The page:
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555 Oscillator Frequency Fluctuating Rapidly

  1. Aug 9, 2009 #1
    hey all,

    I've wired up a standard 555 timer, using two resistors, a capacitor and a diode to make a clock in order to feed a stepper motor controller.

    http://wolfstone.halloweenhost.com/TechBase/com555_555AnyDutyCycle.gif

    Its wired like the schematic above.

    My resistor values are the following: R1=4.66K, R2=13.560K,C=2.2uF. This should give me a calculated clock freq of 36Hz with a duty cycle of 25.6%.

    But, when I measure the frequency using my DMM, its rapidly fluctuating. For instance, it'll be 38 one moment, and then 36, then 24 or whatever value it wants to be, really! Its quite random.

    Looking at the stepper motor, it does not appear to slow down or speed up, its rotating at a constant speed.

    What could be the cause of this rapidly fluctuating frequency? It only occurs when the controller is attached to the driver and the motor is running.

    Any advice would be massively appreciated.
     
  2. jcsd
  3. Aug 9, 2009 #2
    I'd watch the power source voltage. i think you need more current and good regulation.

    EDIT: or you might also be overloading the 555 output.
     
    Last edited: Aug 9, 2009
  4. Aug 9, 2009 #3
    Across what points are you connecting your DMM?
     
  5. Aug 9, 2009 #4
    I built a version of your circuit, and it runs OK. I didn't have the pots you specified, so I had to use fixed resistors. Sorry. See thumbnail.
    Is your DMM programmed to read frequency? If so, is your threshold properly set? Are you AC coupled?
     

    Attached Files:

  6. Aug 9, 2009 #5
    I'll get a fresh power source tomorrow and check again.

    Skeptic, I use point 3 to check my frequency.

    Bob S, I'm sure the circuit is good and yes, my meter does have a freq. feature but I'm not quite sure what you mean by threshold and AC coupling?

    The meter can detect from 1 Hz to 100 Khz, according to the specs.
     
  7. Aug 9, 2009 #6

    negitron

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    And...? You need to connect both leads to get a proper reading. The red lead should be on pin 3 or wherever you wish to take a reading from and the black lead should be connected to ground, say, pin 1.

    Most typical DMMs with a built-in frequency counter don't have a threshold setting and are DC coupled. So, don't worry about those.
     
  8. Aug 9, 2009 #7
    Because pin 3 swings from a few millivolts (positive) to over 8 volts, your DMM frequency counter needs to be ac coupled, because there is no polarity change in the pin 3 output voltage. If you set your ac threshold (discriminator) voltage to about +/- 1 volt, you will not be sensitive to millivolt noise.
    [Edit] If you do not have an ac-coupled input on your frequency counter, use two 5 kohm resistors to make a reference point at 4.5 volts, so you can use DC coupling to pin 3. Alternatively, use a small capacitor (say 0.01 uF) to couple the frequency meter to pin 3.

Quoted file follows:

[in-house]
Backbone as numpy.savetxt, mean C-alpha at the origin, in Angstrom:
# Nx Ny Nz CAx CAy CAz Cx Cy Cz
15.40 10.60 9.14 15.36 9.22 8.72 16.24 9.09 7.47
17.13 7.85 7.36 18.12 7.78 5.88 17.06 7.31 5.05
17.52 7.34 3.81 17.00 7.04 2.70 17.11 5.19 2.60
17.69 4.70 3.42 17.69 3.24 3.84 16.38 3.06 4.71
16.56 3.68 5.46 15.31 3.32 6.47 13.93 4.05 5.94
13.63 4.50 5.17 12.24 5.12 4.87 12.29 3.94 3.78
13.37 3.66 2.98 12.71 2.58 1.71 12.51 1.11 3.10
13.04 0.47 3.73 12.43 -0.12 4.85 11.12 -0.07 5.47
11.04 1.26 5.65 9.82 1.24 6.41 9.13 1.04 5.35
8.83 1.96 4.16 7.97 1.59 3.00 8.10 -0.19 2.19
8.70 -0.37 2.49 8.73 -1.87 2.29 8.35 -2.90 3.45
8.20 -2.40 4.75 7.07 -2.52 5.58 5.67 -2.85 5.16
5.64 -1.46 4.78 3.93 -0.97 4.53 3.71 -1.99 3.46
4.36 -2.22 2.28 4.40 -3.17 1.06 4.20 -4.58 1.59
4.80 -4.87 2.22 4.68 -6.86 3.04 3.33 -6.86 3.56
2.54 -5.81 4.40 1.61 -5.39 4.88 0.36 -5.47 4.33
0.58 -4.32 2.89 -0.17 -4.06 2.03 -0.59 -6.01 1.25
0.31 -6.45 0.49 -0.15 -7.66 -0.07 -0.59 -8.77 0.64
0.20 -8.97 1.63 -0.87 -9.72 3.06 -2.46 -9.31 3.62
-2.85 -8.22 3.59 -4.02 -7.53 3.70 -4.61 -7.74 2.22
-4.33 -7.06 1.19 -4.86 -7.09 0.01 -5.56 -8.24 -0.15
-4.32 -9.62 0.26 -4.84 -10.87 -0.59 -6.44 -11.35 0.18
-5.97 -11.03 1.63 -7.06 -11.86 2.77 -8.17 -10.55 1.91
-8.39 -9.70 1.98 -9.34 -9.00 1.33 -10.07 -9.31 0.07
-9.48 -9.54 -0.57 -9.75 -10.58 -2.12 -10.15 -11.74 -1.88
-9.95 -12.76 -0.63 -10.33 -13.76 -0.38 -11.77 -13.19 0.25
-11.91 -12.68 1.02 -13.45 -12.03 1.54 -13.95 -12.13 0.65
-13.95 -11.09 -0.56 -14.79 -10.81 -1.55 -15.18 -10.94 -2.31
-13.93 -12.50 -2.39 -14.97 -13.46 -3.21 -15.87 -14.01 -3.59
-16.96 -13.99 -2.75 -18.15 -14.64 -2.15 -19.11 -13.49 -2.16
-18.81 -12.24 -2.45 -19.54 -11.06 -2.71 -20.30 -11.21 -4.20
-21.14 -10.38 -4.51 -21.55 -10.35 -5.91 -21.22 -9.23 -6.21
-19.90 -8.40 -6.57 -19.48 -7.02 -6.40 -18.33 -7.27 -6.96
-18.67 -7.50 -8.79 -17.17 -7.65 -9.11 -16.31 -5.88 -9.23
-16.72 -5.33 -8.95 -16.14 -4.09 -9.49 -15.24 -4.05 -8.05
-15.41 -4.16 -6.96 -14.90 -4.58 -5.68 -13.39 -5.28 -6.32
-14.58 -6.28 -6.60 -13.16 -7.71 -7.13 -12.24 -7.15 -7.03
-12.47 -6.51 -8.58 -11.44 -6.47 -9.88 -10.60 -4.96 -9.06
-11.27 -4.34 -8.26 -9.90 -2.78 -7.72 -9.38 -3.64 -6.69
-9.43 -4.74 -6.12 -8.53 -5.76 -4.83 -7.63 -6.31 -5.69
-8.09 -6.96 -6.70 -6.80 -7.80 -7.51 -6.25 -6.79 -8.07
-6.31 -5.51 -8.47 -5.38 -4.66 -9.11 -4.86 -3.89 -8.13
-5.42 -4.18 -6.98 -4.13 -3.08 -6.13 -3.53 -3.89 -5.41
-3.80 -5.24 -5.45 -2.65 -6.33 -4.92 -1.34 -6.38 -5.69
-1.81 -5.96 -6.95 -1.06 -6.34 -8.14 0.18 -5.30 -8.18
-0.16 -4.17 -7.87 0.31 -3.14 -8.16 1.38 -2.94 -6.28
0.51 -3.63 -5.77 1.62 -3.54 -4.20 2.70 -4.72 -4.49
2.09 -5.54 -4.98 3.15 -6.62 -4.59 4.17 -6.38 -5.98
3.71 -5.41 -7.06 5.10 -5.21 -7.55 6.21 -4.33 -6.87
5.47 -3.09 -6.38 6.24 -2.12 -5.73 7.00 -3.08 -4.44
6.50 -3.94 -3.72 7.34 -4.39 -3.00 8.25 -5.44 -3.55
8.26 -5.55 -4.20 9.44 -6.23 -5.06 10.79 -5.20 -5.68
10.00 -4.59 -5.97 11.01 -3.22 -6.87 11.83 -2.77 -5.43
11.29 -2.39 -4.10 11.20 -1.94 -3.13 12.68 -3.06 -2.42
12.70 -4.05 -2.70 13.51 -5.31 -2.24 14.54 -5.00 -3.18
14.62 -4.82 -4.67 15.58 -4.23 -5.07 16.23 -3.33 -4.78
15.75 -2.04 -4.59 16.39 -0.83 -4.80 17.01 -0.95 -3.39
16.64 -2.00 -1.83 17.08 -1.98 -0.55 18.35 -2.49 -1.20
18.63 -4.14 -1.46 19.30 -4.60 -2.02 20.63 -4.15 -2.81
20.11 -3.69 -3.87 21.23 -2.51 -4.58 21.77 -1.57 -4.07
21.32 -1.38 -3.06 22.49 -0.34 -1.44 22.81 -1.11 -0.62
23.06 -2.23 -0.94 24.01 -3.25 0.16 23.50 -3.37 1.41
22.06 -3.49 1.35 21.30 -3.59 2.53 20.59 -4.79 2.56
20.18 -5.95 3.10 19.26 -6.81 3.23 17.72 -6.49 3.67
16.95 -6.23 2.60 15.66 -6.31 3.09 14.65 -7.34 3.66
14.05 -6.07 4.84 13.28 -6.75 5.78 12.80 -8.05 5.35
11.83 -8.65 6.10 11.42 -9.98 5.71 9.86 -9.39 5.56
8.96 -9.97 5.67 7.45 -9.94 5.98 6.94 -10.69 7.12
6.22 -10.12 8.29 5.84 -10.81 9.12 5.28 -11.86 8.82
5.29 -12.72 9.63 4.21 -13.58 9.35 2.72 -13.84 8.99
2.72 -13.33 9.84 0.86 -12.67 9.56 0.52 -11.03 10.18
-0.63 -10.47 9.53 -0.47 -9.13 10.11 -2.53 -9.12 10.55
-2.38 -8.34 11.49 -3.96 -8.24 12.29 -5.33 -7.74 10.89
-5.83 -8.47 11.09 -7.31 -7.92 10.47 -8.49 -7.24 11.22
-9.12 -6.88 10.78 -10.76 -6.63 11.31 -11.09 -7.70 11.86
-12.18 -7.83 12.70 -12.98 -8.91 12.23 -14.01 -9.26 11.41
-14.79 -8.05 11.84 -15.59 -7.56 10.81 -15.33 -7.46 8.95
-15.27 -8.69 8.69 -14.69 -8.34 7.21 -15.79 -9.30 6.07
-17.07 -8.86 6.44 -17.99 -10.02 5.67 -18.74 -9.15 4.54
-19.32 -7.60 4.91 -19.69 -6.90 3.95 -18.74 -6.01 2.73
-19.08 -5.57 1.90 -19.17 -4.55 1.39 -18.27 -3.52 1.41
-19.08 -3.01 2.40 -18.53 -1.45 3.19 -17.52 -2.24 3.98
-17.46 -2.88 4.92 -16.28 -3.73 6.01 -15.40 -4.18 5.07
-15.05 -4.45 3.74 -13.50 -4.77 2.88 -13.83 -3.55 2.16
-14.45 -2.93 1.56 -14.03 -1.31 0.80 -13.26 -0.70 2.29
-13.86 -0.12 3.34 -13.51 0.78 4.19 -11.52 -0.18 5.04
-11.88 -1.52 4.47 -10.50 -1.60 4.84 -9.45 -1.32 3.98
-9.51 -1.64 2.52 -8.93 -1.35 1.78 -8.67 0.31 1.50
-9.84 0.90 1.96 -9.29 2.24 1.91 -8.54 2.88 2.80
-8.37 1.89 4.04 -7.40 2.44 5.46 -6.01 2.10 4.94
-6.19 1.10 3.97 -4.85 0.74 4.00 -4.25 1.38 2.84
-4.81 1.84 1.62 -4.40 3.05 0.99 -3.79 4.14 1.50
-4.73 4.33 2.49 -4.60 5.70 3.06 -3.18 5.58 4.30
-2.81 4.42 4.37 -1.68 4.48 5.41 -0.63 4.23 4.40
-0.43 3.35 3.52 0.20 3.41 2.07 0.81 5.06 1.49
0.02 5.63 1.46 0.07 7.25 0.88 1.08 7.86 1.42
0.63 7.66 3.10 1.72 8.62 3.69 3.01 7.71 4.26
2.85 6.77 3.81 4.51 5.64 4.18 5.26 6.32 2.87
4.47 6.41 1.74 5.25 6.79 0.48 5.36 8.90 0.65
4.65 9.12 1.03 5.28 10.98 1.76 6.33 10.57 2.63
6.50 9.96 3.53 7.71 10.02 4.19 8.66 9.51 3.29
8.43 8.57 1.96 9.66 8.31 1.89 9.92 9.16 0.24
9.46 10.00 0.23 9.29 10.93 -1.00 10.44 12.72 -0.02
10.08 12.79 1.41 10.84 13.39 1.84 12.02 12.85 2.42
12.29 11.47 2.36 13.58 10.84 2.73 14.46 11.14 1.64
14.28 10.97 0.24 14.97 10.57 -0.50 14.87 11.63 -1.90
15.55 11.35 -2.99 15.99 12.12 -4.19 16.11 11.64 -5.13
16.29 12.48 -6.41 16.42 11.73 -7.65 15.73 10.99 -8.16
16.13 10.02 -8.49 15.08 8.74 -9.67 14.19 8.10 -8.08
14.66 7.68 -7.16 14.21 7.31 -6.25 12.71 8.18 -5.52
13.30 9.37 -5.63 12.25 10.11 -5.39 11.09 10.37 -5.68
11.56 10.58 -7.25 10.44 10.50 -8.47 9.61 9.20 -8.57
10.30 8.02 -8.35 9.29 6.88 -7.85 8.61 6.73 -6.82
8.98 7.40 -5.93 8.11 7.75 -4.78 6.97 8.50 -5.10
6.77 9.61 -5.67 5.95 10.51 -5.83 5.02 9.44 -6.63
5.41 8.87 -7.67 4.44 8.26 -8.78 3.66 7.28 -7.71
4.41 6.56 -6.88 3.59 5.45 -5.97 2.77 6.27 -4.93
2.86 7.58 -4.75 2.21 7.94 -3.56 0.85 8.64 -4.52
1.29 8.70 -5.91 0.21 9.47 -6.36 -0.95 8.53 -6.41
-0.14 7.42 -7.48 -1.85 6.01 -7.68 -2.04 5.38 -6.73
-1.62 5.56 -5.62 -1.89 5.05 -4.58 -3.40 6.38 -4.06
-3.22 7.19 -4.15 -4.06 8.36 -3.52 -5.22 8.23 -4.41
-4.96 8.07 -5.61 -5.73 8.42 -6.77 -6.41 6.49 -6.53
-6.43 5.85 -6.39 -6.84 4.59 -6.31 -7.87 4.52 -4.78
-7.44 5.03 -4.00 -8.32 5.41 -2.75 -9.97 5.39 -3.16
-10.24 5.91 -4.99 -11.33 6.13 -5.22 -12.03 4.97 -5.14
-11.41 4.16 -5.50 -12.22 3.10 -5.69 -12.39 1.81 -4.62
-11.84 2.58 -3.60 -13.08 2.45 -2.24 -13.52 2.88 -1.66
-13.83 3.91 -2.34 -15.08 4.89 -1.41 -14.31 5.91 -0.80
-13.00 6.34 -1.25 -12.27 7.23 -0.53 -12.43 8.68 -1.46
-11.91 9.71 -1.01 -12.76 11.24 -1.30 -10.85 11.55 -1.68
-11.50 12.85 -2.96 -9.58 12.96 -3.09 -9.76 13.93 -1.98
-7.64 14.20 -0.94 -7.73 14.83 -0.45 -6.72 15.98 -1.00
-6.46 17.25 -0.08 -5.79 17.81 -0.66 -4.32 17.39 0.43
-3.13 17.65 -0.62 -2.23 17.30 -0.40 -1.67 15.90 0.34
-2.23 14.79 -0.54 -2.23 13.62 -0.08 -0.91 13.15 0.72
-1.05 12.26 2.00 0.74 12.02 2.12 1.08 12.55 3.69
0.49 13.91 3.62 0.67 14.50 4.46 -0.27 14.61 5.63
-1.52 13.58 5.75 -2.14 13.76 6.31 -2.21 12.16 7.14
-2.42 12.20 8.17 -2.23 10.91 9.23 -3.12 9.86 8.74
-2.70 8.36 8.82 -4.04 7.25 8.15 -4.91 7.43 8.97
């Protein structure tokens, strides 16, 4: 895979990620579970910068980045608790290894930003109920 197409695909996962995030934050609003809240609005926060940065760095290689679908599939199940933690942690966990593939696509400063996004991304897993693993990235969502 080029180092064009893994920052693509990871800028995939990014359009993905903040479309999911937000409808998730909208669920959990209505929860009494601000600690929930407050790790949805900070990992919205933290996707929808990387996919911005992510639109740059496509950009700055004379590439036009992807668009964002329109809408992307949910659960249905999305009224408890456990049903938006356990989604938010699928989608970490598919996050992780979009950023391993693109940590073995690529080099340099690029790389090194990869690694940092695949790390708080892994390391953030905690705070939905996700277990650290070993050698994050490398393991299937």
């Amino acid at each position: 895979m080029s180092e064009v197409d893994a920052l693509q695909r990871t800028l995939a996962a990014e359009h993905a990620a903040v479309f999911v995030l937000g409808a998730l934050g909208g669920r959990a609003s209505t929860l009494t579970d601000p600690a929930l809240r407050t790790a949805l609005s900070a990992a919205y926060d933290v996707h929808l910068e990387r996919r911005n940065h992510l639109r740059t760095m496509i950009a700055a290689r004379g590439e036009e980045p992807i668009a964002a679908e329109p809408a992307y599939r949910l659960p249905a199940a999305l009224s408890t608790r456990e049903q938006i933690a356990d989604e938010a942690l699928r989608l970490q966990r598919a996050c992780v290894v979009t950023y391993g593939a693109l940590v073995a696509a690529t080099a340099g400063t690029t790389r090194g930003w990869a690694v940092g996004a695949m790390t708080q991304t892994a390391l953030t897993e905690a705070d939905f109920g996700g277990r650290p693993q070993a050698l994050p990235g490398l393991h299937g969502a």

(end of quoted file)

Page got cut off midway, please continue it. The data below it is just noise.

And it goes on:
Last edited: Aug 9, 2009
  9. Aug 9, 2009 #8

    negitron

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    There doesn't need to be. DMMs are almost all DC-coupled but they have no trouble counting frequency because they don't rely on zero crossings. Typically, they have counter threshold fixed at several tens to a few hundred mV.

    EDIT: of course, I just checked my Fluke 117C and it's AC-coupled for AC volts Hz but DC-coupled for AC current Hz. :rolleyes: So, might want to check your particular specs. In any case, whatever it is, it's generally fixed for a particular meter.
     
    Last edited: Aug 9, 2009
  10. Aug 9, 2009 #9

    vk6kro

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    It seems like the problem is in your method of measurement rather than in the 555 circuit itself.

    Can you borrow an Oscilloscope? That would make things easier.

    Two things seem possible.
    You might be getting 60 Hz hum into the multimeter and confusing it.
    You have too much signal going to the multimeter. If this has even a small 60 Hz component, it may be enough to get counted in the frequency counter.

    Try to reduce the signal with resistors. Maybe a 10 K in series with a 1 K and take the output across the 1 K.
    Use short leads to the multimeter.

    Measure the frequency across the LEDs. This should be a smaller voltage than on pin 3.
     
  11. Aug 9, 2009 #10
    The 555 is powered by a 7805 regulator and in addition, the power source is also a 12V DC battery, so I don't think it would have a 60Hz hum anywhere at all... unless I'm missing something.

    But I'll try out your suggestion. Should have a recharged battery in a few hours too. Will report back here.

    Oh and, I forgot to mention, I actually do measure the freq. using two pins, Pin 3 and Ground.
     
  12. Aug 10, 2009 #11

    vk6kro

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    Anywhere in a city a few inches of wire will pick up hum 50 Hz or 60 Hz, especially if the circuit is at high impedance.

    If you make up a cable for this, the resistors should be at the frequency counter end of the cable so that any hum pickup is attenuated. In any case, the cable should be as short as possible and shielded if possible.

    Also the 7805 is quite capable of oscillating if it is not bypassed properly. There should be 0.1 uF capacitors across from its input and output to ground.
     
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